I use a Zumo 550 that I bought new for big bucks shortly after they came out. They've been discontinued so remaining stocks are comparatively cheap for a waterproof, fuel-resistant, gloves-on, left-hand operable, fast and feature-laden piece of kit. I have it's mount hard-wired directly to the battery, leaving my OE power port open for use with heated gear or other stuff. The only thing I need to do with mine now is replace the funky PITA little "security screw" with a knurled screw as I never leave it in the mount if my bike is out of my line-of-sight.
I've been in torrential downpours and temps as low as 17ºF with it, never had a problem. Say what you want about the cost, it was worth it to me. My new custom-machined-by-me stem has it located off my handlebars and in the same focus plane as my bike's instruments. It's in the way of nothing, and is truly a joy to have.
If anyone would like to have something like that made up, just ping me and we'll meet up to see if I can fabricate a custom solution for a very reasonable price.
Great solution Ken. I wish mine was as clutter/ wire free and simple as that.
That turned mount is awesome. Any issues with vibration? I've heard RAM mounts can sometimes result in the GPS shaking quite a bit and being difficult to read.
Mine is mounted using the bottom (cheaper) half of a Touratech mount that the PO left on the bike. He obviously took the locking cradle, but left the bottom portion above the instrument cluster. I "fab'ed" a bracket out of some fuel line clamps and a bit of aluminum bar. It works.
This is an old 2x0w auto GPS. I do not recommend this unit. Ultimately I replaced it as it does not do routing or tracks and therefore isn't nearly as useful for motorcycle use. But it was free. (I use it in the car now.)
PO was also nice enough to leave a garmin/USB harness installed for me. Although I felt compelled to rewire it through a fuse block.
One comment for those mounting GPSes: Try to mount it such that it is roughly the same distance from your eye as your gauges. Mine is quite a bit closer than my gauges and partially blocks some of the indicator lights along the top of the cluster. This is distracting. The GPS has a (much more accurate) speedometer, so I effectively barely use the gauges with this guy on anyway.
This also means I often ride for miles with my indicator flashing.
Last edited by nhbubba; 07-17-12 at 07:02 AM.
I once used a Garmin 2610 Streetpilot which was waterproof and worked with gloves, but the mount from Garmin broke within a few weeks from the vibration. I then used a Ram mount which worked very well but the vibration caused the Auto style GPS to fail, it was not made for all of that abuse.
I now use a Zumo 550 which will take that abuse, the motorcycle mount that came with it is some what ok of a design except for that pesky security screw. Also dont get the connectors wet, I have heard alot of people have been having problems after a dousing, replacement for that mount is $90.00 from Amazon. I don't understand why they split up the earphone & microphone jacks, it should have been combined into one jack only.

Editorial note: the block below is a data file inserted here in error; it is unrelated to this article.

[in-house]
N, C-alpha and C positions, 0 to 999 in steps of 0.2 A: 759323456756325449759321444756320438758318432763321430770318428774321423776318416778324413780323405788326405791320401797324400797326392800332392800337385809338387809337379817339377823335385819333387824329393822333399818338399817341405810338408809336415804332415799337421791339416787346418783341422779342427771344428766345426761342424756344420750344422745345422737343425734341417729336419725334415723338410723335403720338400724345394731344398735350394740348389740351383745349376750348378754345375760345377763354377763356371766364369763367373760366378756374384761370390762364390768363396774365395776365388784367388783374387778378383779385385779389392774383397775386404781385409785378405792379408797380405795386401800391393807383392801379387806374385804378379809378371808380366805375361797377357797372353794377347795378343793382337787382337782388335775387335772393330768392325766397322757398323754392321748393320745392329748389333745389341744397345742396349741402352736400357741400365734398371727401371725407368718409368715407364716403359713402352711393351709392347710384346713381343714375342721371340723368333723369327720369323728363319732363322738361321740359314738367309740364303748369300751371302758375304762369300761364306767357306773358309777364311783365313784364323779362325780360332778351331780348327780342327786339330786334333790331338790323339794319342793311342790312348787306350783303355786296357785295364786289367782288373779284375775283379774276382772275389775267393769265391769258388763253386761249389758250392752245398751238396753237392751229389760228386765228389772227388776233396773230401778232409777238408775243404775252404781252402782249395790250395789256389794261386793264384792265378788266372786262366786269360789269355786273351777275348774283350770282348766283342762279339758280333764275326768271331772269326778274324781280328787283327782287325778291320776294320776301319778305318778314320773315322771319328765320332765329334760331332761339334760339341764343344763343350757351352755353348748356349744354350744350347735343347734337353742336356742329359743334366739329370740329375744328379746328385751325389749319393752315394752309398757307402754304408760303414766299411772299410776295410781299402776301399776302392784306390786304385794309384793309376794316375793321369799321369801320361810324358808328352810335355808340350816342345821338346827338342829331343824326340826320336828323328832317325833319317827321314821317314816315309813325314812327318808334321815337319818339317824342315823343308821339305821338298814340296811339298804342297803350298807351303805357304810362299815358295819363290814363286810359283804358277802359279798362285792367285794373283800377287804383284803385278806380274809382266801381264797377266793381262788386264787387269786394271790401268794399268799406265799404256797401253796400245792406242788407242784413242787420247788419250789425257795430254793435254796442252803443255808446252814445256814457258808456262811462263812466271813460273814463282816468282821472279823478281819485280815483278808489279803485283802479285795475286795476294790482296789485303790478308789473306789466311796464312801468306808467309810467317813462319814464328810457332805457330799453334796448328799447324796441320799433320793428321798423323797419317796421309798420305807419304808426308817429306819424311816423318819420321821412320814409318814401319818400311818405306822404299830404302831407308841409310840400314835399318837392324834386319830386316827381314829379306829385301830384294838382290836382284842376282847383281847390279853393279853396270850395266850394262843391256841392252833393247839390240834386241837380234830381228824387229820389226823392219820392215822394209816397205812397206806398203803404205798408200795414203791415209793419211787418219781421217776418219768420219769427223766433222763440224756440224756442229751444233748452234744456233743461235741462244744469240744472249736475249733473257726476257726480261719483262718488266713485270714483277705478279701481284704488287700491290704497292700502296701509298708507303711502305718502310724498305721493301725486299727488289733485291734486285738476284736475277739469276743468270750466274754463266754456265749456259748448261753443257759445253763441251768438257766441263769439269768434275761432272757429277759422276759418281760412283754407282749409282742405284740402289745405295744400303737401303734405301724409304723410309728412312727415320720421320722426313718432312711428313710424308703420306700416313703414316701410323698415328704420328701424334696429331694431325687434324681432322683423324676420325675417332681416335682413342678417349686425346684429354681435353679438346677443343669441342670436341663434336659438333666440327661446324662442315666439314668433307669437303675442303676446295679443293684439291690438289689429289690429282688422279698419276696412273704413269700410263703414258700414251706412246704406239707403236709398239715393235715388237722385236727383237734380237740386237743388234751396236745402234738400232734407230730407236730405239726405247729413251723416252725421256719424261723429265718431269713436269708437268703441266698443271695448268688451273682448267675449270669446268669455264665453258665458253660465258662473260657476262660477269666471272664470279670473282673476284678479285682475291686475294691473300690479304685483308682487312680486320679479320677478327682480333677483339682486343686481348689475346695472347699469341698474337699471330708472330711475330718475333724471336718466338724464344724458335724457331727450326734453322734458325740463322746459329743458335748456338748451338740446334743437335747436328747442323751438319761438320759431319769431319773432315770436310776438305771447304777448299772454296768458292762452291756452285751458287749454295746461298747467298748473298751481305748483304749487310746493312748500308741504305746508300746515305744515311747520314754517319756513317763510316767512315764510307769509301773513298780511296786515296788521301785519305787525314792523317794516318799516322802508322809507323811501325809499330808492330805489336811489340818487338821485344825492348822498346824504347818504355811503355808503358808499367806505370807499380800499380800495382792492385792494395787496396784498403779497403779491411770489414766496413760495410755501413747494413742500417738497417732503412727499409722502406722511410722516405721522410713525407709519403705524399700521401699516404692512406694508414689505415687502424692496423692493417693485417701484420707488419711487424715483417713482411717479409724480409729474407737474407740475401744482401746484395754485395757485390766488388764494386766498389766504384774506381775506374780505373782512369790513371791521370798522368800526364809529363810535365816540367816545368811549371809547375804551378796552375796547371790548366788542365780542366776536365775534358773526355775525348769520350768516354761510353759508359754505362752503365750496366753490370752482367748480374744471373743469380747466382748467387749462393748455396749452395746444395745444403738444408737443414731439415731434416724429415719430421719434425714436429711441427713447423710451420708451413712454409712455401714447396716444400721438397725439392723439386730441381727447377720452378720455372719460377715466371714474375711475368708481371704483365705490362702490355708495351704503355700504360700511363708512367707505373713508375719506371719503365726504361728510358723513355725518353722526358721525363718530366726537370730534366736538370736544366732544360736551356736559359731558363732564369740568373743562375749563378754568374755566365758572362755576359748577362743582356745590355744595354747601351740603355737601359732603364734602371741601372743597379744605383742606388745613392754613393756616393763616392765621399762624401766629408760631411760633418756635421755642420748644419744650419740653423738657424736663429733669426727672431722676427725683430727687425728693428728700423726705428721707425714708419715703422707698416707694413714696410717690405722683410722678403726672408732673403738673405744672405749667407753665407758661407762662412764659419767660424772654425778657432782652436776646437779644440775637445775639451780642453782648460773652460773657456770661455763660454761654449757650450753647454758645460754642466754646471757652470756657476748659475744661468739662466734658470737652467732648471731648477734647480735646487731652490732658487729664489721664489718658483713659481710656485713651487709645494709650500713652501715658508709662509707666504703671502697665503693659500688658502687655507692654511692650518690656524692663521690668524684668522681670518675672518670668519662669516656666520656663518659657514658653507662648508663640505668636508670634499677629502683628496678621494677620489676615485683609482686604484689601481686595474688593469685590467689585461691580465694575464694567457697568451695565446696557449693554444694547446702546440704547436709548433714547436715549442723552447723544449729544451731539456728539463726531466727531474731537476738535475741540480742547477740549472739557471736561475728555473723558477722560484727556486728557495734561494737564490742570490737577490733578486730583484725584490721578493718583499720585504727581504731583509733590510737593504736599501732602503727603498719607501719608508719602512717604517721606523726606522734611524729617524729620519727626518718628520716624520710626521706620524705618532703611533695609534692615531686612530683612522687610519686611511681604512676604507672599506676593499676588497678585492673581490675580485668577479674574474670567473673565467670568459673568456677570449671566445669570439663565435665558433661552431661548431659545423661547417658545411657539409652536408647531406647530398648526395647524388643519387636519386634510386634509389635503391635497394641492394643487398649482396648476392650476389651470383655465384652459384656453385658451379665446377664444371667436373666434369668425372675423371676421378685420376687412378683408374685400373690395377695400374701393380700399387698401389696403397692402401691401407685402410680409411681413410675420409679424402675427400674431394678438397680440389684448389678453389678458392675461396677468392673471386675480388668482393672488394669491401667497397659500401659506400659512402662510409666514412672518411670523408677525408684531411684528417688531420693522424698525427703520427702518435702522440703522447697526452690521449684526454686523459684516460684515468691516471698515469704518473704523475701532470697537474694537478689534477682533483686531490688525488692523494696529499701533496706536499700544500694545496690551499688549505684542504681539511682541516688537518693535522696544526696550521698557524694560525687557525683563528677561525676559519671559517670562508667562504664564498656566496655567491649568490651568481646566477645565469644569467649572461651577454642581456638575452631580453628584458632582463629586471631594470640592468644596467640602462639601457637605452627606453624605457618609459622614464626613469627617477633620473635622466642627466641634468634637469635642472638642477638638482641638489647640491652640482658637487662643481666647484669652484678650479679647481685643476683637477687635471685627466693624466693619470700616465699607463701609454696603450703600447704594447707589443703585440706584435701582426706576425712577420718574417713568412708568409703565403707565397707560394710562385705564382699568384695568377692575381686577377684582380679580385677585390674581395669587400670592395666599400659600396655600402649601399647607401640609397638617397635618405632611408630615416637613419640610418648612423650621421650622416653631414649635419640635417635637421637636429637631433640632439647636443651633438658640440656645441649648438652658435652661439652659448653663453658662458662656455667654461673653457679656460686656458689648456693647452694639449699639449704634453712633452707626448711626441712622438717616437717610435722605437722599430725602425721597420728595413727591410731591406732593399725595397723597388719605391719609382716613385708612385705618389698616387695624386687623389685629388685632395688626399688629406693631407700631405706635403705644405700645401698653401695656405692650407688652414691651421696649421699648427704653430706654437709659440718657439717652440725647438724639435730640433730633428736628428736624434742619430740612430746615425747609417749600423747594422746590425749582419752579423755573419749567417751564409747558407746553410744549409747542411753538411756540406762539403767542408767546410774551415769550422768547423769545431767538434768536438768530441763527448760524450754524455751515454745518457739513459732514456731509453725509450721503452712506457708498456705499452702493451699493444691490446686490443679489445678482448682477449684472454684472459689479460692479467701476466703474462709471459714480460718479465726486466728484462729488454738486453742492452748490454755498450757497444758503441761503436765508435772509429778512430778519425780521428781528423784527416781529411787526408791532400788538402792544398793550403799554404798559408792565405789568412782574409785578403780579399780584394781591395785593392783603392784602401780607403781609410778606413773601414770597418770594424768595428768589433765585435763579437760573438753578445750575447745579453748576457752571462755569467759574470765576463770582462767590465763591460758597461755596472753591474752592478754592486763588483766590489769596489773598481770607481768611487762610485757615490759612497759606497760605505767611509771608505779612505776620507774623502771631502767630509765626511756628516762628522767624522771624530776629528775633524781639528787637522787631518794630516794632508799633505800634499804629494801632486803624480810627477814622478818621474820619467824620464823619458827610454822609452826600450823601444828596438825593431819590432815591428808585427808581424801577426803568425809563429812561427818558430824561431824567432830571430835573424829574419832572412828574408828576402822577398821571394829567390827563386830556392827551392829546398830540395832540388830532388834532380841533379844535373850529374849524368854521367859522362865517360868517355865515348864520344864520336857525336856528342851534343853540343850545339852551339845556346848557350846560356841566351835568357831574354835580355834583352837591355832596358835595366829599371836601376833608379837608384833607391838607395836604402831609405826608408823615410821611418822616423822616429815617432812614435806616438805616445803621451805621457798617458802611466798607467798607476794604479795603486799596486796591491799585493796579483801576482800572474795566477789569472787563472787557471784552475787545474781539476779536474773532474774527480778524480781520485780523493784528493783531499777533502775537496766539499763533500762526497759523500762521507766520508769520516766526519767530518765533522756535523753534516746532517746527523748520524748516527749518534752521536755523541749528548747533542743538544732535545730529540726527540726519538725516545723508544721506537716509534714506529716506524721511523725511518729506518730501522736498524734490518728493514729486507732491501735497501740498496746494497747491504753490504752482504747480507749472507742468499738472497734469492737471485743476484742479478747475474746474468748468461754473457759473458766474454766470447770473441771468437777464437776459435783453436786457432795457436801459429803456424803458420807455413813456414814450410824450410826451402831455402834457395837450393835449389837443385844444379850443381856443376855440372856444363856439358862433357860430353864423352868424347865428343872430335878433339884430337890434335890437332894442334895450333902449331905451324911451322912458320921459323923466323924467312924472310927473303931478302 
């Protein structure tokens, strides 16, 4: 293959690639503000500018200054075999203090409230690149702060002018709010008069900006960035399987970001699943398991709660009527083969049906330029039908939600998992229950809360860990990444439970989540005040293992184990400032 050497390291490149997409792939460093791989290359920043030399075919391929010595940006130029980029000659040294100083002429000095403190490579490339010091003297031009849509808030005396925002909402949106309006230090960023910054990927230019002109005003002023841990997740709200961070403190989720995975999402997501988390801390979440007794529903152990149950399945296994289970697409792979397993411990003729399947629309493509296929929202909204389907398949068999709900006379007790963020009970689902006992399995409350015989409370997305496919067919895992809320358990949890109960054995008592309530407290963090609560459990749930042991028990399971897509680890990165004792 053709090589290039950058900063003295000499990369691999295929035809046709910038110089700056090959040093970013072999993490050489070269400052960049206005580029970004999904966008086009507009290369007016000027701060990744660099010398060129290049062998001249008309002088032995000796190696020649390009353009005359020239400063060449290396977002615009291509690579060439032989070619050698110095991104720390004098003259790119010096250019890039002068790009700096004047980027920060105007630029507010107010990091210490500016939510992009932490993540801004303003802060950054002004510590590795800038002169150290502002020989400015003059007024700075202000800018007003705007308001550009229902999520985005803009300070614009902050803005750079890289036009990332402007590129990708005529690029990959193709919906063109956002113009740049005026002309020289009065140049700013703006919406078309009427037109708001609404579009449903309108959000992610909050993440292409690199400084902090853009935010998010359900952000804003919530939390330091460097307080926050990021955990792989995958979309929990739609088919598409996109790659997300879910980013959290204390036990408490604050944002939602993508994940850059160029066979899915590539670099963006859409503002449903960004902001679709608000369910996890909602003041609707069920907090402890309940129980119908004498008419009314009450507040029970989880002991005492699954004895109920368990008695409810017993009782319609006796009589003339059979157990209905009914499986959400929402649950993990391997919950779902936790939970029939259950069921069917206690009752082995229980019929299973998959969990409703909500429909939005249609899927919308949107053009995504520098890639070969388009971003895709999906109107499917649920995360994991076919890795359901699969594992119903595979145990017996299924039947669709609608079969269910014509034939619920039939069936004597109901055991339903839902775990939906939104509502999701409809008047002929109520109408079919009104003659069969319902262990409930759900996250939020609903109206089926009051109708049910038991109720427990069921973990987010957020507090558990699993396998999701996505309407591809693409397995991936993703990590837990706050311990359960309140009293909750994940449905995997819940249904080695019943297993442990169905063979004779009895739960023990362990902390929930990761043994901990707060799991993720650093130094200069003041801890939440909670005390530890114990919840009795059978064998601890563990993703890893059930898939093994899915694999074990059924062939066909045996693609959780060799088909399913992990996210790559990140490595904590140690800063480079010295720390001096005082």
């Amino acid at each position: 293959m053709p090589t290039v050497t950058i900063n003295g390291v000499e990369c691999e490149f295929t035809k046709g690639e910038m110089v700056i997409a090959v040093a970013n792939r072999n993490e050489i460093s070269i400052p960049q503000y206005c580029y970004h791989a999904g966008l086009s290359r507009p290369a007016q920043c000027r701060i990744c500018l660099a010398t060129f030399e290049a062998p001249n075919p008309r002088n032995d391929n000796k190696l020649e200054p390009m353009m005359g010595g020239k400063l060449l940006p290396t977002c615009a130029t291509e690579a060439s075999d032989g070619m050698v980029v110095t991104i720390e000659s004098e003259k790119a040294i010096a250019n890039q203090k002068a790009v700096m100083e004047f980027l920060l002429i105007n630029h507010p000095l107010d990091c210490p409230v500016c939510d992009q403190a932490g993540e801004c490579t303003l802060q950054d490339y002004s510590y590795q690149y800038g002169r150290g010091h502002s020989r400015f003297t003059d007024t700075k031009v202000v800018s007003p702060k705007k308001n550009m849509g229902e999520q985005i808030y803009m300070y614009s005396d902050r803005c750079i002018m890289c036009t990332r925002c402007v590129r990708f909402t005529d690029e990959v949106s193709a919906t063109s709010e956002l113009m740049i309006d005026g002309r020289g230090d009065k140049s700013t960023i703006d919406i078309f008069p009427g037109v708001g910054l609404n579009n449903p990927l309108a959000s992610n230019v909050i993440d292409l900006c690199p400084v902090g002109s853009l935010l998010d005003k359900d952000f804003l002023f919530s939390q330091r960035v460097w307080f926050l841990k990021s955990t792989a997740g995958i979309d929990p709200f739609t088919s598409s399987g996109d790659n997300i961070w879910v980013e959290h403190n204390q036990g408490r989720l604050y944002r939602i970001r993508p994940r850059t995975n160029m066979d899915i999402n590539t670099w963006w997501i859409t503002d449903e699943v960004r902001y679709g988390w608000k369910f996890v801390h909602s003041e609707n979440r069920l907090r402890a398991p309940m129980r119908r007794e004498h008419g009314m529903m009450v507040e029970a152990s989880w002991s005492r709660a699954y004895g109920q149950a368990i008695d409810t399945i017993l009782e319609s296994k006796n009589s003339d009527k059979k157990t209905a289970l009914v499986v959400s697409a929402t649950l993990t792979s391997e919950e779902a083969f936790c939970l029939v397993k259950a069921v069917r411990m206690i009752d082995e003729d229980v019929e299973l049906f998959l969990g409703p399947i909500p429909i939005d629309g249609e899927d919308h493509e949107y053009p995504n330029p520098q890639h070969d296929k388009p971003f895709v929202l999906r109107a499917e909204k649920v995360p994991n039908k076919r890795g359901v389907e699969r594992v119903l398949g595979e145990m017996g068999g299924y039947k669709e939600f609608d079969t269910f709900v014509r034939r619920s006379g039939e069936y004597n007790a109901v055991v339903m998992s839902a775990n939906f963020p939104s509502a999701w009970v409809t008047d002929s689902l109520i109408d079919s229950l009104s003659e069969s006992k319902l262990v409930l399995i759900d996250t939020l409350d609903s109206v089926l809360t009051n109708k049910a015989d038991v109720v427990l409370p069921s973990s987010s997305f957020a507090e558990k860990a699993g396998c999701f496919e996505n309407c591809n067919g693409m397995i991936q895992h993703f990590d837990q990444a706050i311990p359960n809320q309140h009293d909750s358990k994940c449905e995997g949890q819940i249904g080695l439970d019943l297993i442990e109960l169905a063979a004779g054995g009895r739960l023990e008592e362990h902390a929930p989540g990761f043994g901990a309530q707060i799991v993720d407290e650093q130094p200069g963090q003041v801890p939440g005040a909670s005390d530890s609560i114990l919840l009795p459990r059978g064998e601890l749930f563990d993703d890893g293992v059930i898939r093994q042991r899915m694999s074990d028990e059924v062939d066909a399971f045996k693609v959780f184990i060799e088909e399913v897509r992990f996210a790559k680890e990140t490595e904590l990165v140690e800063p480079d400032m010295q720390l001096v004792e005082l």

I like the Bluetooth capability as I link my Zumo 550 to my Droid phone & the phone to my Bluetooth earbud. This gives me hands free voice menu calling plus GPS voice directions with street names and also MP3 monaural music from my 4 Gig GPS flash card.
One thing, the car mounting that came with it sucks! They use the suction cup, which lasts about a year then your GPS falls to the floor. I found replacements for $.98 cents each but the S/H is $4.95 each but it works! No directions on how to remove the old one & replace it in the package. With a lot of searching I found a manual for the auto mount that explained how to remove it & replace. If interested let me know & I'll put up the link to it.
Last edited by ptk-napalm; 07-17-12 at 07:40 AM.
The mount I made and use does NOT vibrate at all. It's perfect, if I do say so myself.
While I never had any issues with the (supplied) motorcycle mount, beyond the security screw, the car mount had to be replaced once. The car mount came apart at the proprietary port where the power cord enters. I know it was because of the strain I put on it by using the GPS unit on the left side of the windshield. I did replace that car mount and am more careful with the cord now. I've never had any problem with the suction cup. I keep the two surfaces quite clean, and am careful with how I apply it to and remove it from the windshield.
I used to use a Garmin 2720 mounted on the handlebar with RAM mounts. It was made for motorcycles so it could take the vibration but it never vibrated. I bought it discontinued refurbished 5 years ago and paid $300 when it was $1200 new. I still use it on occasion for work or when traveling.